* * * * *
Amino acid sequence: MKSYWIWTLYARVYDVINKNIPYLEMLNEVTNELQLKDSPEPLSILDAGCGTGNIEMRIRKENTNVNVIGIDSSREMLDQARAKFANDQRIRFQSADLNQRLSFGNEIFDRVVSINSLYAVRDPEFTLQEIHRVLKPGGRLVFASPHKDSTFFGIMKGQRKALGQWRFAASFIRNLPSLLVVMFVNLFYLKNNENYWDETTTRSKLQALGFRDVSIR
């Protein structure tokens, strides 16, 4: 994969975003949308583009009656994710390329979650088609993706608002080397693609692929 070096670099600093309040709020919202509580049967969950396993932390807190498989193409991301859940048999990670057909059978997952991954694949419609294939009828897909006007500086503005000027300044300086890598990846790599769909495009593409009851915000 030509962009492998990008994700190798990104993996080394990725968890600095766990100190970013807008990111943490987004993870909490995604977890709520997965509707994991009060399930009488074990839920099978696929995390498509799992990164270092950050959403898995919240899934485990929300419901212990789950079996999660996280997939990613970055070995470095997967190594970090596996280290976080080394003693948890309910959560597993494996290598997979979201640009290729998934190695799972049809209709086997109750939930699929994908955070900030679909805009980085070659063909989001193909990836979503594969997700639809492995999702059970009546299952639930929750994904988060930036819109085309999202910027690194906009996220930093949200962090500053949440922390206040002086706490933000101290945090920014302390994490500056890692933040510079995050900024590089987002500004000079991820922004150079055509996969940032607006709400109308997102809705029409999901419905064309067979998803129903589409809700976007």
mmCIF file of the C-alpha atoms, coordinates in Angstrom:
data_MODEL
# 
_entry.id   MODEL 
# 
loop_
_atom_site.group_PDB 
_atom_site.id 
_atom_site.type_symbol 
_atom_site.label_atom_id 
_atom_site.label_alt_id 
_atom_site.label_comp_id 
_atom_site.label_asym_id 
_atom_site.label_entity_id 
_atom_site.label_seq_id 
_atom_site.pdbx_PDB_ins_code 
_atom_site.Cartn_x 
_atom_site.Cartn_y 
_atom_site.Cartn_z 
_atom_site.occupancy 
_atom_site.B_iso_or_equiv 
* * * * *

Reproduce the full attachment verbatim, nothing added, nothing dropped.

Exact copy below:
Amino acid sequence: MKSYWIWTLYARVYDVINKNIPYLEMLNEVTNELQLKDSPEPLSILDAGCGTGNIEMRIRKENTNVNVIGIDSSREMLDQARAKFANDQRIRFQSADLNQRLSFGNEIFDRVVSINSLYAVRDPEFTLQEIHRVLKPGGRLVFASPHKDSTFFGIMKGQRKALGQWRFAASFIRNLPSLLVVMFVNLFYLKNNENYWDETTTRSKLQALGFRDVSIR
């Protein structure tokens, strides 16, 4: 994969975003949308583009009656994710390329979650088609993706608002080397693609692929 070096670099600093309040709020919202509580049967969950396993932390807190498989193409991301859940048999990670057909059978997952991954694949419609294939009828897909006007500086503005000027300044300086890598990846790599769909495009593409009851915000 030509962009492998990008994700190798990104993996080394990725968890600095766990100190970013807008990111943490987004993870909490995604977890709520997965509707994991009060399930009488074990839920099978696929995390498509799992990164270092950050959403898995919240899934485990929300419901212990789950079996999660996280997939990613970055070995470095997967190594970090596996280290976080080394003693948890309910959560597993494996290598997979979201640009290729998934190695799972049809209709086997109750939930699929994908955070900030679909805009980085070659063909989001193909990836979503594969997700639809492995999702059970009546299952639930929750994904988060930036819109085309999202910027690194906009996220930093949200962090500053949440922390206040002086706490933000101290945090920014302390994490500056890692933040510079995050900024590089987002500004000079991820922004150079055509996969940032607006709400109308997102809705029409999901419905064309067979998803129903589409809700976007």
mmCIF file of the C-alpha atoms, coordinates in Angstrom:
data_MODEL
# 
_entry.id   MODEL 
# 
loop_
_atom_site.group_PDB 
_atom_site.id 
_atom_site.type_symbol 
_atom_site.label_atom_id 
_atom_site.label_alt_id 
_atom_site.label_comp_id 
_atom_site.label_asym_id 
_atom_site.label_entity_id 
_atom_site.label_seq_id 
_atom_site.pdbx_PDB_ins_code 
_atom_site.Cartn_x 
_atom_site.Cartn_y 
_atom_site.Cartn_z 
_atom_site.occupancy 
_atom_site.B_iso_or_equiv 